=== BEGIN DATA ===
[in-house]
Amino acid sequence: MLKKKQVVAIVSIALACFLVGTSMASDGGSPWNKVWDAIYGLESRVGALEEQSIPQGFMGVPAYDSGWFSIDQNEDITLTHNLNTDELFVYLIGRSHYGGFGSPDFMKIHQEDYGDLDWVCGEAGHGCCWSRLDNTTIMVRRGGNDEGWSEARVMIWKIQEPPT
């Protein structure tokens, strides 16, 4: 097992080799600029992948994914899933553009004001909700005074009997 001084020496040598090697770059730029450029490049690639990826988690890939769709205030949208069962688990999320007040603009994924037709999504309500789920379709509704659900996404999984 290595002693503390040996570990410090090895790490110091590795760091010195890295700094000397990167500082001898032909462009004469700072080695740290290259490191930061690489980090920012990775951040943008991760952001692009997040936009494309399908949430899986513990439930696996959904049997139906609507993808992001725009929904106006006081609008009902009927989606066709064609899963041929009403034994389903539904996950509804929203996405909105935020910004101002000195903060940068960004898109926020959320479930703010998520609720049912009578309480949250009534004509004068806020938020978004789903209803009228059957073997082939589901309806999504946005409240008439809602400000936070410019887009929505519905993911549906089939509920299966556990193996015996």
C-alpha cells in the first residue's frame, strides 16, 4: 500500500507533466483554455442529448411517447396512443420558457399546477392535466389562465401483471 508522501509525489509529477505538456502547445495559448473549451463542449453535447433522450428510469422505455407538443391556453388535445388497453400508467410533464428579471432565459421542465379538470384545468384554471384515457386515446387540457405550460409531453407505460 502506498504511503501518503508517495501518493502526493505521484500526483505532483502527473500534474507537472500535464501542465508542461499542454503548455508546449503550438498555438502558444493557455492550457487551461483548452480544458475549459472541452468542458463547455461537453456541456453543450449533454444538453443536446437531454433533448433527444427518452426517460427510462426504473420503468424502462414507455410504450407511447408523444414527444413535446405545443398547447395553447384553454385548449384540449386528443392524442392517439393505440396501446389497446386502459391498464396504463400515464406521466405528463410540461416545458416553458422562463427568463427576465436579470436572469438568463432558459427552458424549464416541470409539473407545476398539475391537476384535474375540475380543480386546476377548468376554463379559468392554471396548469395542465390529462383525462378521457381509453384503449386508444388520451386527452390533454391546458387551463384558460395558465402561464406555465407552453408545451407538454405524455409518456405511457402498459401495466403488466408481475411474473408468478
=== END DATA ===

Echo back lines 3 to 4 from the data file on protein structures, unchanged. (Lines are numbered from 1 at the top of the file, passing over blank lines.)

């Protein structure tokens, strides 16, 4: 097992080799600029992948994914899933553009004001909700005074009997 001084020496040598090697770059730029450029490049690639990826988690890939769709205030949208069962688990999320007040603009994924037709999504309500789920379709509704659900996404999984 290595002693503390040996570990410090090895790490110091590795760091010195890295700094000397990167500082001898032909462009004469700072080695740290290259490191930061690489980090920012990775951040943008991760952001692009997040936009494309399908949430899986513990439930696996959904049997139906609507993808992001725009929904106006006081609008009902009927989606066709064609899963041929009403034994389903539904996950509804929203996405909105935020910004101002000195903060940068960004898109926020959320479930703010998520609720049912009578309480949250009534004509004068806020938020978004789903209803009228059957073997082939589901309806999504946005409240008439809602400000936070410019887009929505519905993911549906089939509920299966556990193996015996």
C-alpha cells in the first residue's frame, strides 16, 4: 500500500507533466483554455442529448411517447396512443420558457399546477392535466389562465401483471 508522501509525489509529477505538456502547445495559448473549451463542449453535447433522450428510469422505455407538443391556453388535445388497453400508467410533464428579471432565459421542465379538470384545468384554471384515457386515446387540457405550460409531453407505460 502506498504511503501518503508517495501518493502526493505521484500526483505532483502527473500534474507537472500535464501542465508542461499542454503548455508546449503550438498555438502558444493557455492550457487551461483548452480544458475549459472541452468542458463547455461537453456541456453543450449533454444538453443536446437531454433533448433527444427518452426517460427510462426504473420503468424502462414507455410504450407511447408523444414527444413535446405545443398547447395553447384553454385548449384540449386528443392524442392517439393505440396501446389497446386502459391498464396504463400515464406521466405528463410540461416545458416553458422562463427568463427576465436579470436572469438568463432558459427552458424549464416541470409539473407545476398539475391537476384535474375540475380543480386546476377548468376554463379559468392554471396548469395542465390529462383525462378521457381509453384503449386508444388520451386527452390533454391546458387551463384558460395558465402561464406555465407552453408545451407538454405524455409518456405511457402498459401495466403488466408481475411474473408468478